They came by train, via California, mostly—dozens at first, then hundreds, and finally thousands. Men, women, children. Packed away, tagged like cattle, and sent east, to the Colorado Plains.
The first of them pulled into Granada in the late summer of 1942 to make their new lives on a patch of farmland along the old Santa Fe Trail. By then, the barracks, the fire station, and the guard towers had been built west of town, up a hill along a dirt path that locals would name Jap Camp Road.
The Japanese who lived in Colorado, in Arizona, in California, in the remotest lands the nation had to offer, were interned on an executive order following the bombings at Pearl Harbor. Although about two-thirds of the interned were American citizens, they were forced from homes, from jobs and families, and shipped to camps across North America. Of them, the Granada Relocation Camp, near the Colorado-Kansas border, was the smallest in the land. Those who were detained ran stores and landscaped the once-barren plot and had children. For some—maybe most—of the detainees, the center was nothing more than a hellish stop on the road of life.
Today, John Hopper stands over the grave of one of the less fortunate souls who lived here. The clouds have moved in this morning, casting a shadow over the granite headstone: Matsuda Baby, Dec. 25, 1944.
"We got an e-mail awhile back from one of the sons of the mom," says Hopper, a 46-year-old high school teacher and the de facto caretaker of the camp, which is now an abandoned 500-acre parcel covered in scrub, craggy Chinese elms, and rattlesnakes. "They were strawberry farmers in California before they were sent here, and the move put a lot of stress on the mother. The baby died soon after birth."
As he says this, his hair flaps in the wind. Three students from Hopper's high school class are working behind him, watering and trimming the shrubs—teenagers helping to save this deserted piece of land.
Nineteen years ago, Hopper, then a 27-year-old master's graduate from Alamosa's Adams State College, was hired as Granada's high school history, government, and geography teacher. As a kid growing up 50 miles away in Las Animas, he'd heard stories about the relocation center—later renamed Camp Amache, after the daughter of a Cheyenne Indian chief—from his mother, a hospital dietician who counted one of the camp's former interned residents as a friend. When he first arrived in Granada, Hopper drove a mile outside of town to a hill dotted with crops and roaming livestock, a place lost to time. Hopper saw dozens of cracked and scuffed concrete slabs where barracks once stood, where a school was built, where the mess halls had been. Many of the elms—which campers dug from a nearby riverbed, carried up the hill, and lovingly placed in neat rows throughout the camp—were dead and broken, toppled with roots exposed on the dust-choked land. The cemetery was wrapped with barbed wire; headstones were buried under weeds. Cows grazed nearby. "I'm from the Plains, so what I saw didn't surprise me," Hopper says of the forsaken plot. "My first impression wasn't, 'How shocking.' It was, 'I'm standing on a piece of living history.' "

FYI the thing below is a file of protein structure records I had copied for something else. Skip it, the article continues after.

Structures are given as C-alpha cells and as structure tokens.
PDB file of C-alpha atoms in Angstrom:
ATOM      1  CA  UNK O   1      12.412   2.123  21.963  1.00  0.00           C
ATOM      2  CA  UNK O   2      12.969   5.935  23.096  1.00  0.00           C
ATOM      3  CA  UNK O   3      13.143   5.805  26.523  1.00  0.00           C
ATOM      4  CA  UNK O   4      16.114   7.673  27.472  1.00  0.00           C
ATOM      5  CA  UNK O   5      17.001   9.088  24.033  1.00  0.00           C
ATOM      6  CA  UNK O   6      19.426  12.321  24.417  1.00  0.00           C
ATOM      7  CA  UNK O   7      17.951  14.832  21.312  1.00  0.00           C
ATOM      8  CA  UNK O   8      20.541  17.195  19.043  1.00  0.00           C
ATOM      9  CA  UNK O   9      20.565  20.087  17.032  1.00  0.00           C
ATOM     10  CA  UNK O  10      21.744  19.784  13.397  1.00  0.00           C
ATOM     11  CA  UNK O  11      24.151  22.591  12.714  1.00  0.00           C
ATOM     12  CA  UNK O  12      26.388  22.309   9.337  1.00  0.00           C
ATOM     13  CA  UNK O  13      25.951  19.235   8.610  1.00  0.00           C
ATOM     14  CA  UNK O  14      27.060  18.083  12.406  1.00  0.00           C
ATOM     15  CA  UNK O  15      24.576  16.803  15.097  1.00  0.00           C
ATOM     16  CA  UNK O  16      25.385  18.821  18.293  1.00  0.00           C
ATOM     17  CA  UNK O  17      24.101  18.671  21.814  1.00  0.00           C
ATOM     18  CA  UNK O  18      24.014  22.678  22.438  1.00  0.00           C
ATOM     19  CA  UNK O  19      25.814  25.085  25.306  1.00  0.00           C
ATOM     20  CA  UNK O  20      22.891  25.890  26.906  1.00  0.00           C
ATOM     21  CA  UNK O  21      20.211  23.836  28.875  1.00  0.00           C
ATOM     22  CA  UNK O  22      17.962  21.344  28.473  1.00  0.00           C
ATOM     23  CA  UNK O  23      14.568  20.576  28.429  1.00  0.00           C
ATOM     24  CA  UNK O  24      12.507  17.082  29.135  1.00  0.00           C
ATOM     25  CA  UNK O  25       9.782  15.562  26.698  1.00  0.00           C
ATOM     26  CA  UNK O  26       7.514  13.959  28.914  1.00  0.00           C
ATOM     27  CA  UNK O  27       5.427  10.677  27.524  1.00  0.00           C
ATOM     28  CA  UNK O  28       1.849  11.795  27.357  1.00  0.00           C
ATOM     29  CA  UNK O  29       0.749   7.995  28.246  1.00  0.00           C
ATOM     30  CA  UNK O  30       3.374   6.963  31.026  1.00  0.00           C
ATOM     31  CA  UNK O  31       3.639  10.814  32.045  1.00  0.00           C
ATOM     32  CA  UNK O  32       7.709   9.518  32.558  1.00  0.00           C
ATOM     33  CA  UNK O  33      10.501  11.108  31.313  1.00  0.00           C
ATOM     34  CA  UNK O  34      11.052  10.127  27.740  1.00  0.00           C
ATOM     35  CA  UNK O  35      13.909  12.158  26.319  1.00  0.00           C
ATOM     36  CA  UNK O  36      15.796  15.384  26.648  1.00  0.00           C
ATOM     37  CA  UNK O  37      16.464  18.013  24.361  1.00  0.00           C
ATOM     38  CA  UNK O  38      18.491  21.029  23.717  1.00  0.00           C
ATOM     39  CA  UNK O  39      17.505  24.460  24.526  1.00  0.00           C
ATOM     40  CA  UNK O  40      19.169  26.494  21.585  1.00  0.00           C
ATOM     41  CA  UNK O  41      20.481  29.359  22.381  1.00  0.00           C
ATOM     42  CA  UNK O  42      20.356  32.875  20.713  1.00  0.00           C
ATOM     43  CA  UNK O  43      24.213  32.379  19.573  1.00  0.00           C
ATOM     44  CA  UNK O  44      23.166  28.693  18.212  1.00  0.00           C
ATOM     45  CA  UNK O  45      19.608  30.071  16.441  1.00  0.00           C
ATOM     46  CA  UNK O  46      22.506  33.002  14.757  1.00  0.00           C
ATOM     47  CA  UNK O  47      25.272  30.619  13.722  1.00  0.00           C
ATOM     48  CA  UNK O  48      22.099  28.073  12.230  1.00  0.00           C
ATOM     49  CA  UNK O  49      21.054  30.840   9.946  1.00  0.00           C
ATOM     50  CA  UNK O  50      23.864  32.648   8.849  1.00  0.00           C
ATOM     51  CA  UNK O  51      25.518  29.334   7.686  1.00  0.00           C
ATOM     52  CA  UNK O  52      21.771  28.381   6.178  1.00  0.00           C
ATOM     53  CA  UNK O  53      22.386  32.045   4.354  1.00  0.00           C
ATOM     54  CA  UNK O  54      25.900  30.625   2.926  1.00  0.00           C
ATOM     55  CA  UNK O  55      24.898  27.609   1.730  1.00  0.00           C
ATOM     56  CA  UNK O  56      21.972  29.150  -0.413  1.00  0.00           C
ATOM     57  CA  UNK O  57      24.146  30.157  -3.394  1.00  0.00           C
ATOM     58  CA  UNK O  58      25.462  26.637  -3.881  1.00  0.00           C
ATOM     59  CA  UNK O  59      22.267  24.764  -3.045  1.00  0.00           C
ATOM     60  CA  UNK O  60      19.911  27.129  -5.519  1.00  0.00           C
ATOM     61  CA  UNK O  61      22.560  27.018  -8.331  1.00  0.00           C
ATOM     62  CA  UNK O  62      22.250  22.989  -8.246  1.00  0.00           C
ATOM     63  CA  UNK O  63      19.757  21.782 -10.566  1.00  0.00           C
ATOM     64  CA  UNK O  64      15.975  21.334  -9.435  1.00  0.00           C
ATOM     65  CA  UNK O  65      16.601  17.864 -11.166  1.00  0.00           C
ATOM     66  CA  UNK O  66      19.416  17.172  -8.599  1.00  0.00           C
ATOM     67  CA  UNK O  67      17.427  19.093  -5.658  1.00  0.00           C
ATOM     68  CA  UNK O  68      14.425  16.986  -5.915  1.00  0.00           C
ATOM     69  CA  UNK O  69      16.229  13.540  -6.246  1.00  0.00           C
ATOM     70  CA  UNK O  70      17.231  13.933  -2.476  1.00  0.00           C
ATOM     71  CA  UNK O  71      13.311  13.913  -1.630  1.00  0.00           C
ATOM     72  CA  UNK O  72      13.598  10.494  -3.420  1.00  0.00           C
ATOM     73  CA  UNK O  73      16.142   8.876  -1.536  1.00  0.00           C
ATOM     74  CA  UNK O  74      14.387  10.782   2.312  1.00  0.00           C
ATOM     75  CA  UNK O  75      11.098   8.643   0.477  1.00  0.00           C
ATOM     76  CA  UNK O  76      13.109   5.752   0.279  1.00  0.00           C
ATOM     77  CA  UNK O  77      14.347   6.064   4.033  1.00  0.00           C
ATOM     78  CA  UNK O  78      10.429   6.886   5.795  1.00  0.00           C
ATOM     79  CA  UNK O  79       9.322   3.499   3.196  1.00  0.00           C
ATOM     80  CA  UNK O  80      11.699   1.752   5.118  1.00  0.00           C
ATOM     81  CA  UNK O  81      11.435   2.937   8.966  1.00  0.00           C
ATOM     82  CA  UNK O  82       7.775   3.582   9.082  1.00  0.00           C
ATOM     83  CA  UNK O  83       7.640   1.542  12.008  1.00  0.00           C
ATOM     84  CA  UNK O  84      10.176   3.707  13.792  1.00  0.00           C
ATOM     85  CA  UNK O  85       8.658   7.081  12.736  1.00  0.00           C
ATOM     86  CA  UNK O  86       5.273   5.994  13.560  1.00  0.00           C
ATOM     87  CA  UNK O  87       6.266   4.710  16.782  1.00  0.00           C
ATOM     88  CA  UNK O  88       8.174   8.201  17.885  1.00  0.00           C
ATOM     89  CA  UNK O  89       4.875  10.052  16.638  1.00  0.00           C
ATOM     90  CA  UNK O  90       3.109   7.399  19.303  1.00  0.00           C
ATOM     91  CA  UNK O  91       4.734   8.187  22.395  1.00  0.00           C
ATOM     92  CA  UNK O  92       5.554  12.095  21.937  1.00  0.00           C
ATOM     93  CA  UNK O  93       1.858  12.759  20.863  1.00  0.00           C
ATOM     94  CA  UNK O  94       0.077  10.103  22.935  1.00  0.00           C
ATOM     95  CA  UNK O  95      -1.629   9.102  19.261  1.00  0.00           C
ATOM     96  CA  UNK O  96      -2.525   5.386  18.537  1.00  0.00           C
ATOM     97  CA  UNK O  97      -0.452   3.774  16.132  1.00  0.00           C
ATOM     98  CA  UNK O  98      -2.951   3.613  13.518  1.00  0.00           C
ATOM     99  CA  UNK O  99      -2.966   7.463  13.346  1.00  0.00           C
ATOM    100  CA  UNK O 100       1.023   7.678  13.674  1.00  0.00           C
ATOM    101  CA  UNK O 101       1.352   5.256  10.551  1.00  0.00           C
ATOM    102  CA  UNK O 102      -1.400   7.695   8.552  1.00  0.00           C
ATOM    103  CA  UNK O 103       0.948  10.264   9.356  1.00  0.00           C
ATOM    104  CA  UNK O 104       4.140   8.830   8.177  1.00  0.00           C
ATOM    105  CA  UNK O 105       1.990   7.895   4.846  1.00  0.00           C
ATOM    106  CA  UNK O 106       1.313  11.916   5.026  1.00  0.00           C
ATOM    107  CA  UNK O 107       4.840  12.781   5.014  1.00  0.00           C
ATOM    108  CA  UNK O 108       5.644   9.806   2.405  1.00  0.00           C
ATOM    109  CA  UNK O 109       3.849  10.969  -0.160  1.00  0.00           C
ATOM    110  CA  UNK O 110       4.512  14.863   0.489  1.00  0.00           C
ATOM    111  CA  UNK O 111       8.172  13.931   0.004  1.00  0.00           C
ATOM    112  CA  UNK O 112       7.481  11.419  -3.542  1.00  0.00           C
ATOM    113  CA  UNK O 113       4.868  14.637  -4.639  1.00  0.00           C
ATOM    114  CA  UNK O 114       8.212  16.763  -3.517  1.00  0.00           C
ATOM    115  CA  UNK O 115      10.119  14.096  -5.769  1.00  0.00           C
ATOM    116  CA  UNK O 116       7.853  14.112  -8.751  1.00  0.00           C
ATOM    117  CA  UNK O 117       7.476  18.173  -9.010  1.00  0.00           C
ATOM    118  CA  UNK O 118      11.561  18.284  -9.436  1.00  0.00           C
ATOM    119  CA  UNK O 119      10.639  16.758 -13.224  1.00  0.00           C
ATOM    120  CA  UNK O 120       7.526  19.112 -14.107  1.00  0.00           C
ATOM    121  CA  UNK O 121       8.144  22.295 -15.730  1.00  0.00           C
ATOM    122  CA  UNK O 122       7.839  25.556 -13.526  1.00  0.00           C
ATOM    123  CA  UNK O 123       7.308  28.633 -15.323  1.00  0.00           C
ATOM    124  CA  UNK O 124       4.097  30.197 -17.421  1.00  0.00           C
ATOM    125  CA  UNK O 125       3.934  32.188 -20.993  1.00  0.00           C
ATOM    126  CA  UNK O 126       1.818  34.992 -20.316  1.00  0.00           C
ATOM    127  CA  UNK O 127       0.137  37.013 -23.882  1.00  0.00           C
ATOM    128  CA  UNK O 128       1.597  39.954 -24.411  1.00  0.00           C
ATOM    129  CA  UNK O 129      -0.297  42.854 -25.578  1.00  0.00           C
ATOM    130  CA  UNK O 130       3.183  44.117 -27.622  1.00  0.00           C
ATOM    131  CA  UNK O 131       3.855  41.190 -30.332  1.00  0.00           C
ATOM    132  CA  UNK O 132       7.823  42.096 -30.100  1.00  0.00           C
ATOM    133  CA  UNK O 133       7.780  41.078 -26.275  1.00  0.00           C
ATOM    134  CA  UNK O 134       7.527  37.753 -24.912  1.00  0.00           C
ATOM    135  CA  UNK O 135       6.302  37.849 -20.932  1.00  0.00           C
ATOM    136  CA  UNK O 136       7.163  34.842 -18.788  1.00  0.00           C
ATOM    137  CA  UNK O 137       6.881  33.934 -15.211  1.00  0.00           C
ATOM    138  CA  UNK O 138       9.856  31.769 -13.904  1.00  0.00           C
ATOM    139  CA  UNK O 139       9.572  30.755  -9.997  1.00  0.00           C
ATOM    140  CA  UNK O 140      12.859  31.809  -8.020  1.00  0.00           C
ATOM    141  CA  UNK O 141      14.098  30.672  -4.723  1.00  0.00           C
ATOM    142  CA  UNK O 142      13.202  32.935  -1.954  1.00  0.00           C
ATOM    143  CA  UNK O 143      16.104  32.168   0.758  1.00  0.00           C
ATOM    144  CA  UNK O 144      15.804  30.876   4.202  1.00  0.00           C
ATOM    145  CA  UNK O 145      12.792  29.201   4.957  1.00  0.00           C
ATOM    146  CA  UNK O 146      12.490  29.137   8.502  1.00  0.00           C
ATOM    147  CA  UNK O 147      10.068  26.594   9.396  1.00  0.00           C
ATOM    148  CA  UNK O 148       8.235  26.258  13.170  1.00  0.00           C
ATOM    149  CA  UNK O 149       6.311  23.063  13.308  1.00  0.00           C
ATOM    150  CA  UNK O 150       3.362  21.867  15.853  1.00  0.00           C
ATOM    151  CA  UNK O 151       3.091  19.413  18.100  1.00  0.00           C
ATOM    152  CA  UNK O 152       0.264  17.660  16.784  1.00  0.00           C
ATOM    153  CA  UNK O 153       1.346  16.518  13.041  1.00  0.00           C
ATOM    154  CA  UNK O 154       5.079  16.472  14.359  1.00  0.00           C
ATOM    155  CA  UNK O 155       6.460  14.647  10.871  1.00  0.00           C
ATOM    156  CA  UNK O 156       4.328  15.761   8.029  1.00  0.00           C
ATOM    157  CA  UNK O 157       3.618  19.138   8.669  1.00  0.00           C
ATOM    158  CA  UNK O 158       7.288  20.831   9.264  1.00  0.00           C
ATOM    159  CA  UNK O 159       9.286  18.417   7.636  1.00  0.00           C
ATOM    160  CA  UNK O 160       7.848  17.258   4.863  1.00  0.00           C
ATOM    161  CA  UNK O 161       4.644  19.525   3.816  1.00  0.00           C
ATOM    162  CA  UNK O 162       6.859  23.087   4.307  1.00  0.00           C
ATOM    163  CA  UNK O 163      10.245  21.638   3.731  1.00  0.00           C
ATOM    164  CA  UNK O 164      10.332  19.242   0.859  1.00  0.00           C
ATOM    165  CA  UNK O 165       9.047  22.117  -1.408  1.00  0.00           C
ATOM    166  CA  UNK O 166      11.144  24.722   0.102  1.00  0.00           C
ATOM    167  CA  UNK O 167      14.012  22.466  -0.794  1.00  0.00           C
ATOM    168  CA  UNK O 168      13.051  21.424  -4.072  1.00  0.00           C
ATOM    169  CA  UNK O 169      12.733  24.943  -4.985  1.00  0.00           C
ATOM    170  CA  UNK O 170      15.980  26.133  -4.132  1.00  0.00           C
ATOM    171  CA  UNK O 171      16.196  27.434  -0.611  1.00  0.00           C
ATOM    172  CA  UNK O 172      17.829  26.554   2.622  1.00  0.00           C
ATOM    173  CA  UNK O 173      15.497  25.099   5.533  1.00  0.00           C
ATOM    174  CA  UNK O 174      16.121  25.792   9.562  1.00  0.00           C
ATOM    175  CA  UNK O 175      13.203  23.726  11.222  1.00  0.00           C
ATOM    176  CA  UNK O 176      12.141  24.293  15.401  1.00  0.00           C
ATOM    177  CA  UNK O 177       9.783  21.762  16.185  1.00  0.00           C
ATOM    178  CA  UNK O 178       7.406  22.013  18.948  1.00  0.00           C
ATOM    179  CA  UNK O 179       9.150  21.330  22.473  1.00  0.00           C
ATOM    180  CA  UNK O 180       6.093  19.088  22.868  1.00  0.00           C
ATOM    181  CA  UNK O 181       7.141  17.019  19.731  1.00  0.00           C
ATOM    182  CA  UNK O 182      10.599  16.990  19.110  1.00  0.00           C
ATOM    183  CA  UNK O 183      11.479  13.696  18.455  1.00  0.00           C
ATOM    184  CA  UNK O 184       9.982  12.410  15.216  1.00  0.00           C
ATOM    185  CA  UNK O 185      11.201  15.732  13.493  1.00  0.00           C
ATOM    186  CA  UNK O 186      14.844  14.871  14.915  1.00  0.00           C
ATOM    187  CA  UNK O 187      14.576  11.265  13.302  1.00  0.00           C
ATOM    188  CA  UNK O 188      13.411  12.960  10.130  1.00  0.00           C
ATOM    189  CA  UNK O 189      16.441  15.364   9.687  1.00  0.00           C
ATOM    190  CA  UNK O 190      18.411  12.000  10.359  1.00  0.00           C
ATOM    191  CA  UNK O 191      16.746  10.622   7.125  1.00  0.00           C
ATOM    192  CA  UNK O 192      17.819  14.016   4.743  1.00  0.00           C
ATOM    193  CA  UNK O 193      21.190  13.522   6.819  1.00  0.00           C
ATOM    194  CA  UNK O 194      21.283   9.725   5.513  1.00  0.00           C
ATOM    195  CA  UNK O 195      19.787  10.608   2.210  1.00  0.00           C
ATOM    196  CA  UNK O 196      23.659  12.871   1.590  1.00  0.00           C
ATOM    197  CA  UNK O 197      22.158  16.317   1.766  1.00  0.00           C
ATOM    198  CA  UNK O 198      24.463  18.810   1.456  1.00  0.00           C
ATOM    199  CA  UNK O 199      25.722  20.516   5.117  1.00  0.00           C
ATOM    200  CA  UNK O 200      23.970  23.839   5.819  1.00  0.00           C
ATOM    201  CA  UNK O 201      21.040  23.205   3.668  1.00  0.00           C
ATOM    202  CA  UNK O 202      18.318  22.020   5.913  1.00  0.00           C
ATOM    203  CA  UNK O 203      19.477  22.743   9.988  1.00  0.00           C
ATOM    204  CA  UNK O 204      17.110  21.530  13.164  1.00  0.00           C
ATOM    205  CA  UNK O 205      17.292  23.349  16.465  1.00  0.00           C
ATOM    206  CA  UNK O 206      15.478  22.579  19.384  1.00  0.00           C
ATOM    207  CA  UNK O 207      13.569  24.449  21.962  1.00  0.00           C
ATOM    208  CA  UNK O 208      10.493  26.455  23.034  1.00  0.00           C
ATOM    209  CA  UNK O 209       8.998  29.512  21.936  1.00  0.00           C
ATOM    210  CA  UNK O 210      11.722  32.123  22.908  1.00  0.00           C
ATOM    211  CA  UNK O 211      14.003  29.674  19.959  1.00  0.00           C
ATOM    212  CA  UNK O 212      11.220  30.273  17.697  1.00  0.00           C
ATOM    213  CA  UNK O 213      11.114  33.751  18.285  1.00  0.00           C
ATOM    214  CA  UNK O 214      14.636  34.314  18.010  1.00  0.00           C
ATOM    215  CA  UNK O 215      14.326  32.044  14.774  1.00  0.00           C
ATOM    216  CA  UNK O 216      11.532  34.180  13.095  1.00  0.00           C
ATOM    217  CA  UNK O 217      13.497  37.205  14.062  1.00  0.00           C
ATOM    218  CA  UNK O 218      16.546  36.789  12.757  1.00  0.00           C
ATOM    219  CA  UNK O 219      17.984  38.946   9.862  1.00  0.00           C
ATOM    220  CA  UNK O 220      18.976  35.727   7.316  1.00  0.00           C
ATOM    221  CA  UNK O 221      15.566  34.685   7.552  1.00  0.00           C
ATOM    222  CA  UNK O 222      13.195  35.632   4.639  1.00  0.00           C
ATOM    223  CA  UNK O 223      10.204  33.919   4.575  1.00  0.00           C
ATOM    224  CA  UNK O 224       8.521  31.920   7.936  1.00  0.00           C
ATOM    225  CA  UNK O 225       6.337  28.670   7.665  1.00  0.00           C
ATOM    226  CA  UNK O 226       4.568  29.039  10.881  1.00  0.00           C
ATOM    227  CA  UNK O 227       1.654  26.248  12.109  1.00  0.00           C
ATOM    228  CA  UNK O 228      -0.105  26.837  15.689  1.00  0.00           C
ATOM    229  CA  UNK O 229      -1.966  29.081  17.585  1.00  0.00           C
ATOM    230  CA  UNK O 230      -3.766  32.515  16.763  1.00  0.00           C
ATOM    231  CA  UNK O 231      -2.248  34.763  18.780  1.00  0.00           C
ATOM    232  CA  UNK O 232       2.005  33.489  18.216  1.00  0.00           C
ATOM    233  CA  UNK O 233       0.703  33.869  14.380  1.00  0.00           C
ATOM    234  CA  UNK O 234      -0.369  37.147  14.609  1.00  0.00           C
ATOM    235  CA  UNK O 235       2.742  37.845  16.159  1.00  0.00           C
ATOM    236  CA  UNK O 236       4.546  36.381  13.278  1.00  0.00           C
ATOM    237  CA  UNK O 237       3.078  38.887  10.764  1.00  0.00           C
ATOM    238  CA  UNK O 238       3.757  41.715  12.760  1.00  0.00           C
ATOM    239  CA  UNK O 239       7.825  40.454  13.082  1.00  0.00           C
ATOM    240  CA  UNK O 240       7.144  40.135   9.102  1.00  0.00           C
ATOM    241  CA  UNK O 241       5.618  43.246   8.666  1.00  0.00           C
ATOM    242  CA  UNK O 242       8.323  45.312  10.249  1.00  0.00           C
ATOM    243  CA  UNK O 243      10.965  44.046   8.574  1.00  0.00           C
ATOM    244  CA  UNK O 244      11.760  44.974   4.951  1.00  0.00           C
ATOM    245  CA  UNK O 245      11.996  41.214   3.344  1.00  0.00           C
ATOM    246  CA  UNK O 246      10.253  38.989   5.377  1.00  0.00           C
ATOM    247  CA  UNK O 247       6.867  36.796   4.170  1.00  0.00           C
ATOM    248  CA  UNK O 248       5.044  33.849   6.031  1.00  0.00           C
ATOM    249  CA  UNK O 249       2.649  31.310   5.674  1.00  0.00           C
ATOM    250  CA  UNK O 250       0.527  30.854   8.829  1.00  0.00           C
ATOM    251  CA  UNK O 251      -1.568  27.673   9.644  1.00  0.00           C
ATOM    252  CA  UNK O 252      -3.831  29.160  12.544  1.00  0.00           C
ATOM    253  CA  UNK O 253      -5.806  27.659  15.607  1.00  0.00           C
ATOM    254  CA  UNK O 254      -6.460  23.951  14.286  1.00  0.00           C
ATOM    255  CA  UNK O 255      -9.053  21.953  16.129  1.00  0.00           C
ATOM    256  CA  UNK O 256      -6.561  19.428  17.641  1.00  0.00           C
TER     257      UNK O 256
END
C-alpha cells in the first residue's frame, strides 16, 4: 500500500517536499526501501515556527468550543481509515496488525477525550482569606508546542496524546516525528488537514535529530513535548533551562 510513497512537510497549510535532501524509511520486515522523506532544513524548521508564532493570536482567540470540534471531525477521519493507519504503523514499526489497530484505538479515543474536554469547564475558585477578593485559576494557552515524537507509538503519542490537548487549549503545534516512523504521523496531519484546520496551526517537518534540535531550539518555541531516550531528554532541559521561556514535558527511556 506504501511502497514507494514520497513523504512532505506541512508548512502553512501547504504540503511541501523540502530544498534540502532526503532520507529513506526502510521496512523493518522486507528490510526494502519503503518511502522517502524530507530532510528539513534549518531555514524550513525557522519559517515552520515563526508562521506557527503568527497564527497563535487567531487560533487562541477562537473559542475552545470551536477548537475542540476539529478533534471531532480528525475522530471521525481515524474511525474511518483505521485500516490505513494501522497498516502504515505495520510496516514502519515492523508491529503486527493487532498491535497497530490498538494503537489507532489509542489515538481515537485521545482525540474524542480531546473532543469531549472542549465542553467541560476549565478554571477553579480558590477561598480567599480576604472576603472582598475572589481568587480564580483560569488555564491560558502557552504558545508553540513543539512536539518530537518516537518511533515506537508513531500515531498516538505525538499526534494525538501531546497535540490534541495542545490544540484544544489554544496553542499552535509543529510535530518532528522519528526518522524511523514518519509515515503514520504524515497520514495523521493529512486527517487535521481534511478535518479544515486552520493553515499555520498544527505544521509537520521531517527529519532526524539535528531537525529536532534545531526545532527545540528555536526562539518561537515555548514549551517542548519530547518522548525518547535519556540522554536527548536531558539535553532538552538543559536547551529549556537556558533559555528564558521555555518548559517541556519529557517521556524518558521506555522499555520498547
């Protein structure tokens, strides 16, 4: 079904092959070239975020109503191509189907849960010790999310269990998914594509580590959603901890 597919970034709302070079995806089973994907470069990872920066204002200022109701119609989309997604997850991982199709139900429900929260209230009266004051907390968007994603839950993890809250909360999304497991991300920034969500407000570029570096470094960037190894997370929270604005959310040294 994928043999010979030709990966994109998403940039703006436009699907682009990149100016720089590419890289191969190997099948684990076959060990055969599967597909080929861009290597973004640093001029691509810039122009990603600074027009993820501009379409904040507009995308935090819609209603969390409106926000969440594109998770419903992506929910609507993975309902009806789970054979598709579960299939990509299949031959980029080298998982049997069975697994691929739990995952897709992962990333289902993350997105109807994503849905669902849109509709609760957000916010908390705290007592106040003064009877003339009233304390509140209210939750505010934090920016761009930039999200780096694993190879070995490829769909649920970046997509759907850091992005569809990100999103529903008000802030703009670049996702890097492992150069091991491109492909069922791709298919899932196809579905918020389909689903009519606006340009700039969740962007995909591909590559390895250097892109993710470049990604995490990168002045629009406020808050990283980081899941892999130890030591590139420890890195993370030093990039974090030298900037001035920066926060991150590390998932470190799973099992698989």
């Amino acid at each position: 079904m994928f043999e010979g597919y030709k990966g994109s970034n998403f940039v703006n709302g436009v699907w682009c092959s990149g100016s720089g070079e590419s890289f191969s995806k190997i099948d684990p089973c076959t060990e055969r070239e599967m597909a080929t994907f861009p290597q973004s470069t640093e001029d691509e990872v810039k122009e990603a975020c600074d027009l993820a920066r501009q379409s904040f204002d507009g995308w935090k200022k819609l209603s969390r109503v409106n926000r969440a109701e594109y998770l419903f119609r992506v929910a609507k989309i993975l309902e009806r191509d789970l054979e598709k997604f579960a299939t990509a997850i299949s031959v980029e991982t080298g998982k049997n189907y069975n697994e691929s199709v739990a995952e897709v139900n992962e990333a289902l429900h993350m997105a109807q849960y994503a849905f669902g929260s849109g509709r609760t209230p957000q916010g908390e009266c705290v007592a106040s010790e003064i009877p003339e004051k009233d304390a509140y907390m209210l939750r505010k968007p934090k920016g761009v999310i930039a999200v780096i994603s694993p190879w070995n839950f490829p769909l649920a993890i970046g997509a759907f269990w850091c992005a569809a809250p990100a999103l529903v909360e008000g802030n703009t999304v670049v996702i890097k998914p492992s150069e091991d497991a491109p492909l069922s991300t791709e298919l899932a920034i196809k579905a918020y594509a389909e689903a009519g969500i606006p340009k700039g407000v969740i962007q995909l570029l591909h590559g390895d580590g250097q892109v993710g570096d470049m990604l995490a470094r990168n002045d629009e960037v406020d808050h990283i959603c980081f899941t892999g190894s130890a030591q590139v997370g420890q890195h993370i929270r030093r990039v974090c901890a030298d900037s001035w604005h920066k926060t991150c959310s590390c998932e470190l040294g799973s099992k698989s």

At its height in October 1943, Amache housed nearly 7,500 people. Before it closed in 1945, at least 10,000 people had called the camp home. Sons went to Boy Scouts meetings and flew the American flag; daughters joined the National Honor Society; husbands fought in World War II and built koi ponds at home with sticks and concrete and rocks; wives watered the elms planted along the barracks.
Hopper wanted his students to see this place as he saw it: not as an abandoned hillside dumping ground, but as a living, breathing piece of the past that needed a good bit of attention. So he lobbied the high school to allow him to create a for-credit, by-application-only, three-year class focused entirely on preserving the camp and its history. It has become one of the school's most highly regarded and popular classes—a trend only heightened by the fact that senior students travel to Japan at the completion of the program.
Around these parts, though, it was tough getting people to care about that long-forgotten piece of land as much as Hopper and his band of history students did. For some longtime residents, mostly farmers, there was resentment toward the federal government for putting the camp near the town in the first place. Prime farmland was taken to build Amache. And Amache's school was actually nicer than Granada's.
"There was World War II, and we had a situation where feelings were being raised—and it was very difficult to deal with," Granada mayor Jerene DeBono says today. "I grew up here, and I never visited the camp. My mom never went there. We didn't know much about Amache until Mr. Hopper arrived. We knew it was there, but we didn't discuss it."
But Hopper has pressed on. There's now an Amache museum in town, and the camp has been put on the National Register of Historic Places. Eventually, Hopper plans to bring back the old barracks, now scattered about the Plains, to create an interpretive-history site, making it Colorado's closest equivalent to Valley Forge, Bunker Hill, or Gettysburg. "This could be a really big boon to the community," says mayor DeBono, who's helping Hopper with the project. "This won't just be another Plains town. It'll be a destination." —RS